How We Learn Fairness
The New Yorker | Maria Konnikova
A pair of brown capuchin monkeys are sitting in a cage. From time to time, their caretakers give them tokens, which they can then exchange for food. It’s a truth universally acknowledged that capuchin monkeys prefer grapes to cucumbers. So what happens when unfairness strikes—when, in exchange for identical tokens, one monkey gets a cucumber and the other a grape?
When Sarah Brosnan and Frans de Waal carried out just this experiment, in 2003, focussing on female capuchin monkeys, they found that monkeys hate being disadvantaged. A monkey in isolation is happy to eat either a grape or a slice of cucumber. But a monkey who sees that she’s received a cucumber while her partner has gotten a grape reacts with anger: she might hurl her cucumber from her cage. Some primates, Brosnan and de Waal concluded, “dislike inequity.” They hate getting the short end of the stick. Psychologists have a technical term for this reaction: they call it “disadvantageous-inequity aversion.” This instinctual aversion to getting less than others has been found inchimpanzees and dogs, and it occurs, of course, in people, in whom it seems to develop from a young age. The psychologists Alessandra Geraci and Luca Surian have found, for example, that babies as young as twelve months prefer fair-minded cartoon animals to unfair ones.
And yet, for humans, an aversion to getting less is just one aspect of unfairness. Unlike other animals, we sometimes balk at receiving more than other people. Technically speaking, we experience “advantageous-inequity aversion.” In some situations, we’ll even give up something good because it’s more than someone else is getting. In those moments, we seek to insure that the distribution of goods remains fair. We don’t want the long end of the stick, either.
It seems likely that our aversion to being disadvantaged is innate, because we share it with other animals. The question for psychologists is whether our aversion to benefitting from inequality is innate, too—or, alternatively, if it’s learned through some form of socialization. In December, the psychologists Peter Blake, Katherine McAuliffe, Felix Warneken, and their colleaguespublished the results of experiments designed to answer this question. Their research spanned seven nations—India, Uganda, Peru, Senegal, Mexico, Canada, and the United States—and looked at close to nine hundred children, aged four to fifteen. They examined whether advantageous-inequity aversion—A.I., as they call it—emerges in all cultures, and, if it does, whether it emerges in the same way everywhere.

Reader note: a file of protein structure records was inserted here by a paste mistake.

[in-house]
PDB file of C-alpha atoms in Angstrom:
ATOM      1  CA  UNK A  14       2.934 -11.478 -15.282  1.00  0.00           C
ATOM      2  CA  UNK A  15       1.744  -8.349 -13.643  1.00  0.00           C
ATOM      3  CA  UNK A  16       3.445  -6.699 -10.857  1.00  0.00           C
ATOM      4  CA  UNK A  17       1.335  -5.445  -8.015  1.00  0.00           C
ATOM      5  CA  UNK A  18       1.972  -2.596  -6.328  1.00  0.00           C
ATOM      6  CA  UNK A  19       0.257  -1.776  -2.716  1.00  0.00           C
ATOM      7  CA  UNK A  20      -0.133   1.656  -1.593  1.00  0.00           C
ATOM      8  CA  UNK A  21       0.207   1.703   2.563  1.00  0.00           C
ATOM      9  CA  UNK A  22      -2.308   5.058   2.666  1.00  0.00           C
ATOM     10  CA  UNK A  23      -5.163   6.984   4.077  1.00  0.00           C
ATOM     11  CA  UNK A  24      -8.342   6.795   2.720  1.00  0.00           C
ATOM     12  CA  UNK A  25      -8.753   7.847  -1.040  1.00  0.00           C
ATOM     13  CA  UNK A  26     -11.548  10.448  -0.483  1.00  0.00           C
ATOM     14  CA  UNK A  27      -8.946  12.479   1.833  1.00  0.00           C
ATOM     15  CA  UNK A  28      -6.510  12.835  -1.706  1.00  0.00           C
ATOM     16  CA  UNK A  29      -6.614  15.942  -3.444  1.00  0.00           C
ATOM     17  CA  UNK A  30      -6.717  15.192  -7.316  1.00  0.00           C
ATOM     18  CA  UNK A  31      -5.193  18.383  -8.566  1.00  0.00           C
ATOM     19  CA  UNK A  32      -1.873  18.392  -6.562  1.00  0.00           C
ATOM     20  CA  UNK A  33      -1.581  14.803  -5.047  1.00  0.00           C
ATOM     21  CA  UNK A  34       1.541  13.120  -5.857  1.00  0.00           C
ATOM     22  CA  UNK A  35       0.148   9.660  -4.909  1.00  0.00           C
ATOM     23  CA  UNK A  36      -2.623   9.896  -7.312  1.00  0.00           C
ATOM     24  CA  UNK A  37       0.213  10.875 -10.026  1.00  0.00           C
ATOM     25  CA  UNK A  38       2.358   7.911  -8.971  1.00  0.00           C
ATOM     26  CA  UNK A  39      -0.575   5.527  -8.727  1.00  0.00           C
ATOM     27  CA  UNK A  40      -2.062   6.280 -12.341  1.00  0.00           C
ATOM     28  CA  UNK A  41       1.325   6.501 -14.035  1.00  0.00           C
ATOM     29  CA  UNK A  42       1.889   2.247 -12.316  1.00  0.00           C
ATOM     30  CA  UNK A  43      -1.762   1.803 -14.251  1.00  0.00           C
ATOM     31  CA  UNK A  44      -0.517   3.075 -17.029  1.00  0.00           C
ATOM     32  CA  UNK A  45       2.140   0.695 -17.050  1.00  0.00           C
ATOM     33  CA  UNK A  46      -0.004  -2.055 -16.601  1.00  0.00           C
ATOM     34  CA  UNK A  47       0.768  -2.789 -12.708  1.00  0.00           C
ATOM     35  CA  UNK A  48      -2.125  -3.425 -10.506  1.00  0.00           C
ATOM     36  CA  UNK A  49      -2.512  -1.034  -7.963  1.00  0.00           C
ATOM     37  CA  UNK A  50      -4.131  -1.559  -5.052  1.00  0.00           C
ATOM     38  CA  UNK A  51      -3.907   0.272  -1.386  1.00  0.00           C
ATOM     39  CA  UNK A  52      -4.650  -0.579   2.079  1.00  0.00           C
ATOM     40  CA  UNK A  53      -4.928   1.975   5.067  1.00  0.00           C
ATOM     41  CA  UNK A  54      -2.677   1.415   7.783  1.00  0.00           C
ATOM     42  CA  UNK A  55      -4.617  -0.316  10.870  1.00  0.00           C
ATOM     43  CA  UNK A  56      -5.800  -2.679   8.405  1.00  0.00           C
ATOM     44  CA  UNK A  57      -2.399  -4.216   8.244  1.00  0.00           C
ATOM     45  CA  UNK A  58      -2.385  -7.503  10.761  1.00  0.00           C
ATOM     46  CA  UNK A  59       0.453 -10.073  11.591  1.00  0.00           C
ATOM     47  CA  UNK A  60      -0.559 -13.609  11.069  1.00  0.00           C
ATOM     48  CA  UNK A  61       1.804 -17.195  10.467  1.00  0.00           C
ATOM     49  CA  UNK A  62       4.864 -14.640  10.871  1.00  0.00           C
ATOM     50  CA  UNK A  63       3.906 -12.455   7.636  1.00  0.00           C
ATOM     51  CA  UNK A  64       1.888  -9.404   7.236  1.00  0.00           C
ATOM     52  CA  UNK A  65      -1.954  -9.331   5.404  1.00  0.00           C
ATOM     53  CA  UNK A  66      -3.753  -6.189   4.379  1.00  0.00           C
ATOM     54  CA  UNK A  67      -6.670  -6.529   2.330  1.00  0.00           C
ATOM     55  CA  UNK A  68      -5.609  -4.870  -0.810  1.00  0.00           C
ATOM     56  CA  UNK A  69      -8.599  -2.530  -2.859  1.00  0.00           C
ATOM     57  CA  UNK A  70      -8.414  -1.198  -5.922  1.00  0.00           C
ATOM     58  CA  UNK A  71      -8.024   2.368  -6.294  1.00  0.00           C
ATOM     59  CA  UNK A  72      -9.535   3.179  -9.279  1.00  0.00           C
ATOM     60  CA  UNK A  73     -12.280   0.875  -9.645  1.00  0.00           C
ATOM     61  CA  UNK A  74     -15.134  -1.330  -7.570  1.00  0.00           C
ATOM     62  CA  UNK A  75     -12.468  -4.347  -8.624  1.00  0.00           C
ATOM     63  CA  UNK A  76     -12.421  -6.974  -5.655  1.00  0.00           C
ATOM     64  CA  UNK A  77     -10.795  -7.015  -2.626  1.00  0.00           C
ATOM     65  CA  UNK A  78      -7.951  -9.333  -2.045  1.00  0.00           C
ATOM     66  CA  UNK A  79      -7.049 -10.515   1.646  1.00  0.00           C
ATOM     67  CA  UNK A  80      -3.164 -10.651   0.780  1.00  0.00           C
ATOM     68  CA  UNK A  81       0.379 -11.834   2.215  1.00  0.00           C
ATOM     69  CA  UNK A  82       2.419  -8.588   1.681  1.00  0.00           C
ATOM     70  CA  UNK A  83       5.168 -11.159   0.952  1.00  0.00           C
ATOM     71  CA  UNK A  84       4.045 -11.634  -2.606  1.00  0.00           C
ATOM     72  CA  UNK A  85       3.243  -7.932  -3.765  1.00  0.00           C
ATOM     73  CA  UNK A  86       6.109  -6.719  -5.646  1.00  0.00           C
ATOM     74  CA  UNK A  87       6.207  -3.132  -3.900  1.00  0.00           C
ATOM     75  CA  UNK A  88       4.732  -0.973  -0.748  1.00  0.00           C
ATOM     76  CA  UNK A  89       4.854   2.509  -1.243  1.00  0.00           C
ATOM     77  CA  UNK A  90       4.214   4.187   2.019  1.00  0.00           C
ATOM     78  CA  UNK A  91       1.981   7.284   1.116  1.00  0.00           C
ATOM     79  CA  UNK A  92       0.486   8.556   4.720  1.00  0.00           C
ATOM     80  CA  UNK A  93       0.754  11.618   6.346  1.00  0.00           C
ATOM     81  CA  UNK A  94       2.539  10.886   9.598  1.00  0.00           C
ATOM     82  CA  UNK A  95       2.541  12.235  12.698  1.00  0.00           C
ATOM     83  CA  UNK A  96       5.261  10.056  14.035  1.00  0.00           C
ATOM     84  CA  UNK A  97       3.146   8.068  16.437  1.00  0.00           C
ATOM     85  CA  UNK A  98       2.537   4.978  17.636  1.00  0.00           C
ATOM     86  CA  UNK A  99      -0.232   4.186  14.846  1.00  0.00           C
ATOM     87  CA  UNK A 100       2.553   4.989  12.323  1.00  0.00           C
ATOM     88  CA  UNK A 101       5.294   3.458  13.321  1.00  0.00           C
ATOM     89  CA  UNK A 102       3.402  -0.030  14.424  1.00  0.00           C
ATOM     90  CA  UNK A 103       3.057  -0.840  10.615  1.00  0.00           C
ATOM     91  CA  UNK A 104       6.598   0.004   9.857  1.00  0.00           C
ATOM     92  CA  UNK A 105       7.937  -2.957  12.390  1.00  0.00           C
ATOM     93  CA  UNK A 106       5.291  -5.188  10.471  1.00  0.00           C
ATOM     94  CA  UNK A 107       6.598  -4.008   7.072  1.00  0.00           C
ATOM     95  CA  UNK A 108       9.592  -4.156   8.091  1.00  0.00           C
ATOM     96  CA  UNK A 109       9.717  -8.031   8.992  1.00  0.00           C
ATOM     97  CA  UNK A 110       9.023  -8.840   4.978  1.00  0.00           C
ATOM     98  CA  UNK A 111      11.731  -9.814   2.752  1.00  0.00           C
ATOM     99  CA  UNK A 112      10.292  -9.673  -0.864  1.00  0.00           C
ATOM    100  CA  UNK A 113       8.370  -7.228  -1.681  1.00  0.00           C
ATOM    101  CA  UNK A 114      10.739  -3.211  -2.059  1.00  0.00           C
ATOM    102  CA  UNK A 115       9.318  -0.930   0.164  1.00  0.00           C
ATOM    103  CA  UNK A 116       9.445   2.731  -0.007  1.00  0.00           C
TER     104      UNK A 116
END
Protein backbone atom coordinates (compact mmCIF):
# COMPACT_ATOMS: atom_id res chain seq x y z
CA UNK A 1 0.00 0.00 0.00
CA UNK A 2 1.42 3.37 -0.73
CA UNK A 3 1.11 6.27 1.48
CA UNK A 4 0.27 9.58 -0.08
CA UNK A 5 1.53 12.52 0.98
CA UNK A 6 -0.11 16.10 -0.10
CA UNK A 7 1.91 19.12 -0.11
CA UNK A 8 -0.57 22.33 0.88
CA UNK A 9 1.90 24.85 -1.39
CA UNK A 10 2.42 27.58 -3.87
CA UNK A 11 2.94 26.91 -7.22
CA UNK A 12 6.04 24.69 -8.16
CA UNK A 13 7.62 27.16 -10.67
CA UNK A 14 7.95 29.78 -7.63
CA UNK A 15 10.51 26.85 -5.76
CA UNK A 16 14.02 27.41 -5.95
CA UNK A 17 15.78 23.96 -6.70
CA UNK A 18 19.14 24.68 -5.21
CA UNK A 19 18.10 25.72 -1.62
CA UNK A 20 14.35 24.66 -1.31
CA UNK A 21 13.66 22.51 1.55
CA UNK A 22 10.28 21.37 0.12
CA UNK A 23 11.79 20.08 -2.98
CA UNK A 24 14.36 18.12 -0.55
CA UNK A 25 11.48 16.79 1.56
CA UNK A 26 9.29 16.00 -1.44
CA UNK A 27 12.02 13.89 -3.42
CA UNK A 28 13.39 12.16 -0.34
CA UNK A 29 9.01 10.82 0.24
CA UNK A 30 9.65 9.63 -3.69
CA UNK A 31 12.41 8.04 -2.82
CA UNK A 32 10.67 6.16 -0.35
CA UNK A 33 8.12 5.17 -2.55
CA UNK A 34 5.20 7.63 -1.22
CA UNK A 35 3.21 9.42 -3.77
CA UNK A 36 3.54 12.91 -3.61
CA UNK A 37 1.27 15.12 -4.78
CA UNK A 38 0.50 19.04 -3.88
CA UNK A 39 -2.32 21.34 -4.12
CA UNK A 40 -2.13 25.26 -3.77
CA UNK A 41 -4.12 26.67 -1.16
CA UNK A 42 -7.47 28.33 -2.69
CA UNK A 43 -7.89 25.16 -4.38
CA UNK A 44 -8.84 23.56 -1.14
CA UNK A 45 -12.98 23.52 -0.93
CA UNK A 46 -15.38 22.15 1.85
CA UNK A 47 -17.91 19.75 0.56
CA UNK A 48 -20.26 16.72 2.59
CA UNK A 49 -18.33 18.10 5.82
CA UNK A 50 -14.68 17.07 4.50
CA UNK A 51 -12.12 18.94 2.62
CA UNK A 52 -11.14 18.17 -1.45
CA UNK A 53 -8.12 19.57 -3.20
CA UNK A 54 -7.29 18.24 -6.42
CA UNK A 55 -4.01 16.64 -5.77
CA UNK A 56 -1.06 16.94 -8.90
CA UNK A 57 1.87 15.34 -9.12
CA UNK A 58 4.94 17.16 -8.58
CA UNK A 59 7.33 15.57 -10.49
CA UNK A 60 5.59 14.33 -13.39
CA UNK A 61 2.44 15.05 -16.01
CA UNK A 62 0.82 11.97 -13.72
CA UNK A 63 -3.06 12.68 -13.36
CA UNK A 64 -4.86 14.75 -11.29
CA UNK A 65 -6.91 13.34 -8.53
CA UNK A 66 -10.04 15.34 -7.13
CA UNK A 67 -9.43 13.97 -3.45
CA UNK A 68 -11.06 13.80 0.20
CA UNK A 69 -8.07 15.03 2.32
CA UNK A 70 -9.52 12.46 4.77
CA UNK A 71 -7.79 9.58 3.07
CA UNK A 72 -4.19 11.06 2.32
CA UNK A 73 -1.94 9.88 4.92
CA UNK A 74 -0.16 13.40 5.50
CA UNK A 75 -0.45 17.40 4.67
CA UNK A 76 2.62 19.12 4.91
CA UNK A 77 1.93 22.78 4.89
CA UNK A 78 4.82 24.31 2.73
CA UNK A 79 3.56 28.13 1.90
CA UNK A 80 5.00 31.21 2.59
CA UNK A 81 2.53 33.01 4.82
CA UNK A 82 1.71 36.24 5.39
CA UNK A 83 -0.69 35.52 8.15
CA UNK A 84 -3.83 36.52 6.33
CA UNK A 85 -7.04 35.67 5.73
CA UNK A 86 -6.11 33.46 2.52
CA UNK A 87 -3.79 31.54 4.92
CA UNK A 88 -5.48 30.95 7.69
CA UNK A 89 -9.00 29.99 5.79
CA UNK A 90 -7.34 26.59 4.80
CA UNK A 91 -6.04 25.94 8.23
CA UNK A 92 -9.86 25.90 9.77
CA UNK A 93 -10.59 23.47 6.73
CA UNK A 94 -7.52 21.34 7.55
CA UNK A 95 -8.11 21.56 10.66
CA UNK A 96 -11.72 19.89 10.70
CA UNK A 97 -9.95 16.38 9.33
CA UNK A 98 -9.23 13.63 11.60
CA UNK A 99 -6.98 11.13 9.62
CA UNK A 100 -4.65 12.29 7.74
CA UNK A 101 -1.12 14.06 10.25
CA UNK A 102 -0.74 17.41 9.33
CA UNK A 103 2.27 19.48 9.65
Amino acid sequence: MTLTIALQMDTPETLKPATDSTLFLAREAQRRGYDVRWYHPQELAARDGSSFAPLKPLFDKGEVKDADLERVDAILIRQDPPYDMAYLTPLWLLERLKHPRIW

Their method was relatively simple. They sat two children down at a table, each in front of an empty bowl. Above each bowl was a tray, onto which the experimenter placed candy. Often, she distributed candy unfairly: she might place four candies on one tray and only one on the other. The child being tested then faced a choice. She could pull a green handle to accept the presented candies, causing them to fall into their respective bowls—or she could pull a red handle to reject them, causing all the candies to fall into a third, off-limits bowl, in the center.
The researchers found that, all over the world, children tended to reject the candies when the split favored the other child. (That is, they rejected disadvantageous inequity, or D.I.) They also found that some, older kids would reject advantageous offers. None of that is surprising. A.I. has been documented among adults many times in the past; in one early study, from behavioral economist George Loewenstein and his colleagues, as many as sixty-six per cent of participants disliked getting more than someone else. The surprising part is that the kids only displayed A.I. in three countries: Canada, the United States, and Uganda. In the other countries—Mexico, India, Senegal, and Peru—they enjoyed the sweet taste of inequality.
These results raise some fascinating questions. Why were kids from only certain countries bothered by having an unfair advantage? And were they rejecting those unfair offers because they cared about fairness—or for some other, less obvious reason?